Immediately after harvest, paprika fruit are sorted using a fruit quality grading system that takes into account the pericarp color coverage and fruit size (or fruit weight) (Fox et al., 2005; Díaz-Pérez et al., 2007; Lim et al., 2007; Mohi-Alden et al., 2022). The fruit are packed into suitable packaging materials and then directly distributed into wholesale and retail markets or shipped for export (Singh et al., 2014; Seo et al., 2019; Lwin et al., 2022). During their distribution and shelf life period, paprika fruit are exposed to various types of biotic and abiotic stress under unfavorable environmental conditions, such as high temperatures and low relative humidity levels (Lwin et al., 2022). Thus, the overall fruit quality could deteriorate during storage (Choi et al., 2015). Typically, paprika fruit lose water through the various physiological processes associated with respiration and transpiration from the fruit surface during storage and shelf life, which reduce the fresh weight of the fruit (Taheri et al., 2020). Under such conditions, the fruit begin to wilt and/or shrivel (Manolopoulou et al., 2010). In addition, the reduced fresh weight of paprika fruit is directly associated with a reduction in the pericarp firmness (Liu et al., 2015; Taheri et al., 2020). SSC, as a fruit quality parameter, is affected during both cold storage and distribution (Lim et al., 2008b) and is highly sensitive to the fruit maturity stage (Kasampalis et al., 2022). The fruit quality parameters of paprika are greatly influenced by the cultivar type and postharvest handling practices as well (Smith et al., 2006; Frans et al., 2021; Lwin et al., 2022). However, the effects of various fruit quality parameters on different paprika cultivars during different seasons have not been adequately investigated. Therefore, we attempt to test the hypothesis that the fruit quality of paprika cultivars depending on the export stage is affected differently during the two contrasting export seasons. Thus, the objective of this study aimed to evaluate various fruit quality attributes of six paprika cultivars during the winter and summer seasons and to assess the phenotypic responses to physiological disorders under a simulated export system from the harvest to the final distribution stages.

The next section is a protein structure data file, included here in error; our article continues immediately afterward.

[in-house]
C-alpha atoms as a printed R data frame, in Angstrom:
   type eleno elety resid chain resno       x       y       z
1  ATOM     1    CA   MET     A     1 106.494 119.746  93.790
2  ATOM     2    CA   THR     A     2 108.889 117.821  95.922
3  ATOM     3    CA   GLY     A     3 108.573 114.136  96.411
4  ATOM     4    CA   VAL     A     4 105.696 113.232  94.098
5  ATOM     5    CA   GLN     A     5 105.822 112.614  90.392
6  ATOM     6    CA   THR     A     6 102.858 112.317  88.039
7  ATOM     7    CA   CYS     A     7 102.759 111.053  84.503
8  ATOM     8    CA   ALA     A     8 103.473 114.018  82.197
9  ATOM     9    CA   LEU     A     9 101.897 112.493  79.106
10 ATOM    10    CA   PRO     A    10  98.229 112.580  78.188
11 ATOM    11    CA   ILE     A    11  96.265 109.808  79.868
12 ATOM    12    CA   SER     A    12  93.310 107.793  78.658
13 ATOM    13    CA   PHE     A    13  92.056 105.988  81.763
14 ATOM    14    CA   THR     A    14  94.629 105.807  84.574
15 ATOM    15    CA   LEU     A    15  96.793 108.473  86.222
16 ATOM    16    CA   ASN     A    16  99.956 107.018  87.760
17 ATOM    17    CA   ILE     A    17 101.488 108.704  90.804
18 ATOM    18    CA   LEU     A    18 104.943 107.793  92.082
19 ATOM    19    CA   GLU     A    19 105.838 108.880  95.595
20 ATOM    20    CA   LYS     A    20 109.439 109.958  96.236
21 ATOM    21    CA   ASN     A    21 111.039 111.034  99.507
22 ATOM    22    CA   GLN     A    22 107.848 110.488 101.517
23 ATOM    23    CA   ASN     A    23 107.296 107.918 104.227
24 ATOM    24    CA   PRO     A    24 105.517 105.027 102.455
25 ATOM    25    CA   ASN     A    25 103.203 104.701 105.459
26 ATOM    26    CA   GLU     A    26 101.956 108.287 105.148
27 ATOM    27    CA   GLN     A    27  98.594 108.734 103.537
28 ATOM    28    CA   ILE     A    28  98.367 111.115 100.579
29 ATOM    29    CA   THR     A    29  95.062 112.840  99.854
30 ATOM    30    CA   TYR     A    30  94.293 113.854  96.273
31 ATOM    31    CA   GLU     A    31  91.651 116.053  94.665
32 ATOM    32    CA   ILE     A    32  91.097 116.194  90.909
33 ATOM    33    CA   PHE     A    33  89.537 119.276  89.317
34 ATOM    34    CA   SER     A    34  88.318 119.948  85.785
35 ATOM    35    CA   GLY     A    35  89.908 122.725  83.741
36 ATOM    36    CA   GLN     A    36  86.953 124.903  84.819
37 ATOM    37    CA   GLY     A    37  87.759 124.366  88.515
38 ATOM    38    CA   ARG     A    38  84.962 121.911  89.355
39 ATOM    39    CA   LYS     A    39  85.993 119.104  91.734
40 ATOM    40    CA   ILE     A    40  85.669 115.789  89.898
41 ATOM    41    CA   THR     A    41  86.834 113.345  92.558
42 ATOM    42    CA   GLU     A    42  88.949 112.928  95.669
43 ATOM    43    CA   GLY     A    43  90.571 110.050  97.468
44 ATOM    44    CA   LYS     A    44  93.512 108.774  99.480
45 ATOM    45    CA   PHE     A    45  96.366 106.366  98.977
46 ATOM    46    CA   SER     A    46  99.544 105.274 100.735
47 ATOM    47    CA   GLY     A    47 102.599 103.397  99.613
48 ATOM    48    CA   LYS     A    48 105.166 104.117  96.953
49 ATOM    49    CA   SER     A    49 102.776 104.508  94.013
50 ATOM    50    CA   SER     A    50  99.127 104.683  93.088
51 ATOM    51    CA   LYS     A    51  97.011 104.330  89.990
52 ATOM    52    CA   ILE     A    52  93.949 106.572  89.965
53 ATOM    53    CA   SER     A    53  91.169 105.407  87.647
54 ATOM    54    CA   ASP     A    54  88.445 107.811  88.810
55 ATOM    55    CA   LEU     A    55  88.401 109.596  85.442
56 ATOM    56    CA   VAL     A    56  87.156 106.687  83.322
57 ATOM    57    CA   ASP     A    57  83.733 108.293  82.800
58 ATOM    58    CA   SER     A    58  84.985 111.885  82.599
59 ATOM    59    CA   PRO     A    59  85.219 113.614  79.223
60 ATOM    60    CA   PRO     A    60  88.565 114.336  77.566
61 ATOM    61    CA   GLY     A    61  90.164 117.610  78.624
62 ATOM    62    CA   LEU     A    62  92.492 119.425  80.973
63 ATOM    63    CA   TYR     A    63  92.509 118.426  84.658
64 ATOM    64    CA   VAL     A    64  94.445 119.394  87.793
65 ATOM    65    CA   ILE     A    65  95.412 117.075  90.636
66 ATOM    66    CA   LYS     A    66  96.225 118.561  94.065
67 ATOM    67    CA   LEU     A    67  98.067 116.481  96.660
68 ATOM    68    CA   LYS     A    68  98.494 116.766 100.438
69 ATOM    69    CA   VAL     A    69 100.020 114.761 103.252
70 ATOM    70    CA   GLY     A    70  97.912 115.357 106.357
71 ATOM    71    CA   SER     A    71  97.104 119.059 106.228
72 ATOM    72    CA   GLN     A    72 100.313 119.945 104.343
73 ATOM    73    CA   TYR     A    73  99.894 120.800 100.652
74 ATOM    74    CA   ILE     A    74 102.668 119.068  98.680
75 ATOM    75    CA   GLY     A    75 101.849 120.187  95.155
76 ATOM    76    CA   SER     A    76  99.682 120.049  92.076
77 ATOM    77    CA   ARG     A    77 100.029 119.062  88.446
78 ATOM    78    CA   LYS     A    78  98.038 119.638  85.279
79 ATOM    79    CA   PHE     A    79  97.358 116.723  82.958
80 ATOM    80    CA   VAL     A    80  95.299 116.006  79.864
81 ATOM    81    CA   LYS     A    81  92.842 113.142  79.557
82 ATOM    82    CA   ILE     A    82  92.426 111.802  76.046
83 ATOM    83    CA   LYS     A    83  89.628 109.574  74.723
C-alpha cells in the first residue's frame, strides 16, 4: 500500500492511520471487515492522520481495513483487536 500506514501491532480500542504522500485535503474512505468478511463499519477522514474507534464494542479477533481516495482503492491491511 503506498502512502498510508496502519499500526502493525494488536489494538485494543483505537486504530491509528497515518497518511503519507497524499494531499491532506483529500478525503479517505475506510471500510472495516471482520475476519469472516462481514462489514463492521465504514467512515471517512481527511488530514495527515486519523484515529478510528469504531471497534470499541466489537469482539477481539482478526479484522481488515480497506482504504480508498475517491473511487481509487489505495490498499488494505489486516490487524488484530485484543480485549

Materials and Methods

  Plant Materials and Storage Conditions